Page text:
But, if we take a deeper look at Tibetan culture, what are its relevant strengths?

 

A THIRD ALTERNATIVE:  CONTINUITY OF CULTURAL TRANSMISSION

In the projects, statistics and published literature regarding maternal mortality in Tibet there is little advocacy for approaches grounded in Tibetan culture, that is, until very recently. It is time to reintroduce core Tibetan values, and to examine them to see if they are suited to an active effort to reduce MMR.

Demographers and anthropologists argue that the fertility transition evident worldwide is now also occurring in Tibet, as women are choosing to have fewer children.[1]  Tibetans, however, are acutely aware of being utterly outnumbered by Han Chinese, and are strongly pronatalist.  China has a policy of allowing two or more children in ethnic minority families. The strong expectation that Tibetan women should have more than two children is due, in part, to the ongoing high MMR, and in part to nationalism. However, it is also because, from a Buddhist viewpoint, to give a sentient being, in the limbo between exiting one life and entering the next, a chance of human birth, is an act of great compassion. Tibetan women feel strongly that one of the most deeply compassionate things they can do in life is to create another precious human rebirth.

This is a reminder of how pervasive Buddhism is in shaping the Tibetan culture, including the Tibetan sciences of healing. The healing sciences, sowa rigpa in Tibetan, are embedded in the monastic curriculum of comprehensive training in wisdom and active compassion, in understanding the nature of reality, and how to liberate others from their sufferings. Sowa rigpa has medicines specifically for women giving birth, although this is seldom acknowledged in the MMR literature. Among them is a “precious pill”, or rilbu in Tibetan, specifically for postpartum haemorrhage, called zhijé 11, which contracts the uterus and controls bleeding. It has been known and used for centuries, and has long been widely available throughout rural Tibet as an inexpensive treatment. Zhijé 11   can be bought well in advance, in areas where doctors and clinics are far distant, for a women giving birth to self-administer.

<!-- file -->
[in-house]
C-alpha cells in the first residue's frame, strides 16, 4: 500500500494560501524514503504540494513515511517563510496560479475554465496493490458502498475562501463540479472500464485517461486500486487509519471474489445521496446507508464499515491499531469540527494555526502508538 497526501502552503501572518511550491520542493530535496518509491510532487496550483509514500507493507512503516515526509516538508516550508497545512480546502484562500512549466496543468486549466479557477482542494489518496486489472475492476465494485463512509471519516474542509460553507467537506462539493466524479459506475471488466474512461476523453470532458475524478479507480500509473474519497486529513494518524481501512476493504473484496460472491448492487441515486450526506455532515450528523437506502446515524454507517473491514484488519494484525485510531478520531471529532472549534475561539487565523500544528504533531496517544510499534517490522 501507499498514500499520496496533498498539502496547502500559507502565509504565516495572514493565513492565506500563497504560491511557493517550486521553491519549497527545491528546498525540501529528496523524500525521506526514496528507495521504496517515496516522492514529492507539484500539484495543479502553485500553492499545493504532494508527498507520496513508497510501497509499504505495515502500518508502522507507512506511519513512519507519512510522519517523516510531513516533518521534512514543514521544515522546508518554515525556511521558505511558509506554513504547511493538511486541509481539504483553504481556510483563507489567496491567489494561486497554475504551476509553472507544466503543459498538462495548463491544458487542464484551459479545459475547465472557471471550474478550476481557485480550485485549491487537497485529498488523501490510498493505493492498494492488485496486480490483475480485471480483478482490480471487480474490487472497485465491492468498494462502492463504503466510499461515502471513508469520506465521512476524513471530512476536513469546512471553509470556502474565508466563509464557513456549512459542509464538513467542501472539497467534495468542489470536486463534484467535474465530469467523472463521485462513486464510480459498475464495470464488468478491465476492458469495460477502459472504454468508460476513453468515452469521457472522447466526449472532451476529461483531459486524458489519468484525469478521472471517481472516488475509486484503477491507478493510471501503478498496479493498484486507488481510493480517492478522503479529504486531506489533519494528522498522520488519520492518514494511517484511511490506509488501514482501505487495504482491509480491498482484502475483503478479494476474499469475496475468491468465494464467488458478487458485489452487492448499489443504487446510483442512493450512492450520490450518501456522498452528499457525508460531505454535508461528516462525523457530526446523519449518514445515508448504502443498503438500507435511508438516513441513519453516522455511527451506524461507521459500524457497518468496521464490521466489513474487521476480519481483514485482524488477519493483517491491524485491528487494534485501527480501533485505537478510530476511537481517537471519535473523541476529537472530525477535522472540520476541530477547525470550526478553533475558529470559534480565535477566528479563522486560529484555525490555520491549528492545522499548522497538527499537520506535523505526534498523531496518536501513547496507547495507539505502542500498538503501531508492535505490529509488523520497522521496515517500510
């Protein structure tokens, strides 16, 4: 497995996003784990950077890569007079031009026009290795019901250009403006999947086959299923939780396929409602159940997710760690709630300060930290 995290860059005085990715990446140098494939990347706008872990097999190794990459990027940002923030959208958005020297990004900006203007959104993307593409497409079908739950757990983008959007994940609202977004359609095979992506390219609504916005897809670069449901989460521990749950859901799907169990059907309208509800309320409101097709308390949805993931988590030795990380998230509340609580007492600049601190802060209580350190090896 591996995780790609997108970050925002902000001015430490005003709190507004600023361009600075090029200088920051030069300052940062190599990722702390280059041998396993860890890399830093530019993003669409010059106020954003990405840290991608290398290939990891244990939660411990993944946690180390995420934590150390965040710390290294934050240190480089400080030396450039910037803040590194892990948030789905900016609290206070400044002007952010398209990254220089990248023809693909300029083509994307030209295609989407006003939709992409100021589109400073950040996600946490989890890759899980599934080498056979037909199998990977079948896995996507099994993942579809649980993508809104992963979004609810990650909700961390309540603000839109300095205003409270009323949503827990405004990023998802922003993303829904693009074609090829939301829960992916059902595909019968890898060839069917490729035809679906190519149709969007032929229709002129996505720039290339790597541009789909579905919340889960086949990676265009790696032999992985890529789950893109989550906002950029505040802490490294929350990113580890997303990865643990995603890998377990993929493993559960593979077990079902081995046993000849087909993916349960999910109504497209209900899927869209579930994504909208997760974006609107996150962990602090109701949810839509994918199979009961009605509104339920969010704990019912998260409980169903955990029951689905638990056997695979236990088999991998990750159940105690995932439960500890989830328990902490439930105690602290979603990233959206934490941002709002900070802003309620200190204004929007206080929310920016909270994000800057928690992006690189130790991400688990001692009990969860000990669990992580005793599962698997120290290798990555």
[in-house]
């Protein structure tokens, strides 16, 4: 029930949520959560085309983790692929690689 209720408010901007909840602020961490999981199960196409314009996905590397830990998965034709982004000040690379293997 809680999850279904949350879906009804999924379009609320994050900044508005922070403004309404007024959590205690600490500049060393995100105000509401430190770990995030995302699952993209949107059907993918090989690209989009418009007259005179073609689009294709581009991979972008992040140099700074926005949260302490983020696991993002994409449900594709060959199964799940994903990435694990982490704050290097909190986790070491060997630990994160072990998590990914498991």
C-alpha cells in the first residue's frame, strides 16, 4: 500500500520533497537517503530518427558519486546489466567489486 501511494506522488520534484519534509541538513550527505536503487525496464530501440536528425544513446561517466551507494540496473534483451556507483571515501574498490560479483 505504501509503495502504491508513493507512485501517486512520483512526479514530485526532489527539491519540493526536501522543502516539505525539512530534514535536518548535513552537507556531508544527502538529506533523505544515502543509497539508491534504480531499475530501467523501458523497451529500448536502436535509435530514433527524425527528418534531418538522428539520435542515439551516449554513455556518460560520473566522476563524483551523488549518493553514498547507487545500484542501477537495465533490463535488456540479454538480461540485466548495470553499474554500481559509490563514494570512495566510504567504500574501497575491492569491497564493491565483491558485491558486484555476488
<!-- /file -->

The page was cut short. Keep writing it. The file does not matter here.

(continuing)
Zhijé 11 is now well-documented, with an English language biography of it as a medicine, a medical anthropology account of its contemporary use, and a clinical investigation of its efficacy.[2] Its ingredients are well-known, and their action well-documented. The most recent review article concludes that: “Our analysis supports ZB11’s [zhijé 11] safety and effectiveness as a uterotonic with the potential to decrease the risk of PPH, particularly in low-resource settings, where current allopathic uterotonics face significant barriers to use. ZB11 has several qualities that make it an attractive uterotonic for prevention and/or treatment of PPH at the home or community level in Tibet. With over 700 years of history, it is widely culturally accepted by birthing women, Tibetan healers, and family members in Tibet. At the same time, it is highly affordable (USD 0.04 per dose) widely available, does not require electricity or technology for effective storage, and requires minimal training for administration. Its safety profile is similar to misoprostol, the current standard of care. In places where access to a steady supply of “Western” medication may be limited, this offers an important, less costly alternative.” [3]